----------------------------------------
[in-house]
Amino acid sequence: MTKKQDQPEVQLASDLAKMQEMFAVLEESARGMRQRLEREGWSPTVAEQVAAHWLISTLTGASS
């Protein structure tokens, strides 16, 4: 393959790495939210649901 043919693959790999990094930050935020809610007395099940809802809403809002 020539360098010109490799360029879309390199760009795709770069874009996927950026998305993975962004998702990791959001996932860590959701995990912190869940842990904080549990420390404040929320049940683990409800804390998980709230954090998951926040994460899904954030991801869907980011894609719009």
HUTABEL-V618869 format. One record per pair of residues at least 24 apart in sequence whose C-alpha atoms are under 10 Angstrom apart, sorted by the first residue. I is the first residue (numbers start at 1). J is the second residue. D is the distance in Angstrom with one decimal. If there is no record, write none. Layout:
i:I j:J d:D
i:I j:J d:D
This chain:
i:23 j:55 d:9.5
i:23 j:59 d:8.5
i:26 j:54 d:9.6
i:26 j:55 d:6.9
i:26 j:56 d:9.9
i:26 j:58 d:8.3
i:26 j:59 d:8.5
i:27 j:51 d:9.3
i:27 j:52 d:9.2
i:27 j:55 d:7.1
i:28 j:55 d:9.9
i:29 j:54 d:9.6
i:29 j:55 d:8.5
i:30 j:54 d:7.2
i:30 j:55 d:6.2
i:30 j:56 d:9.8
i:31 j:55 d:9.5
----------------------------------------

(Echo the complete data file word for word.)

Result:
[in-house]
Amino acid sequence: MTKKQDQPEVQLASDLAKMQEMFAVLEESARGMRQRLEREGWSPTVAEQVAAHWLISTLTGASS
């Protein structure tokens, strides 16, 4: 393959790495939210649901 043919693959790999990094930050935020809610007395099940809802809403809002 020539360098010109490799360029879309390199760009795709770069874009996927950026998305993975962004998702990791959001996932860590959701995990912190869940842990904080549990420390404040929320049940683990409800804390998980709230954090998951926040994460899904954030991801869907980011894609719009």
HUTABEL-V618869 format. One record per pair of residues at least 24 apart in sequence whose C-alpha atoms are under 10 Angstrom apart, sorted by the first residue. I is the first residue (numbers start at 1). J is the second residue. D is the distance in Angstrom with one decimal. If there is no record, write none. Layout:
i:I j:J d:D
i:I j:J d:D
This chain:
i:23 j:55 d:9.5
i:23 j:59 d:8.5
i:26 j:54 d:9.6
i:26 j:55 d:6.9
i:26 j:56 d:9.9
i:26 j:58 d:8.3
i:26 j:59 d:8.5
i:27 j:51 d:9.3
i:27 j:52 d:9.2
i:27 j:55 d:7.1
i:28 j:55 d:9.9
i:29 j:54 d:9.6
i:29 j:55 d:8.5
i:30 j:54 d:7.2
i:30 j:55 d:6.2
i:30 j:56 d:9.8
i:31 j:55 d:9.5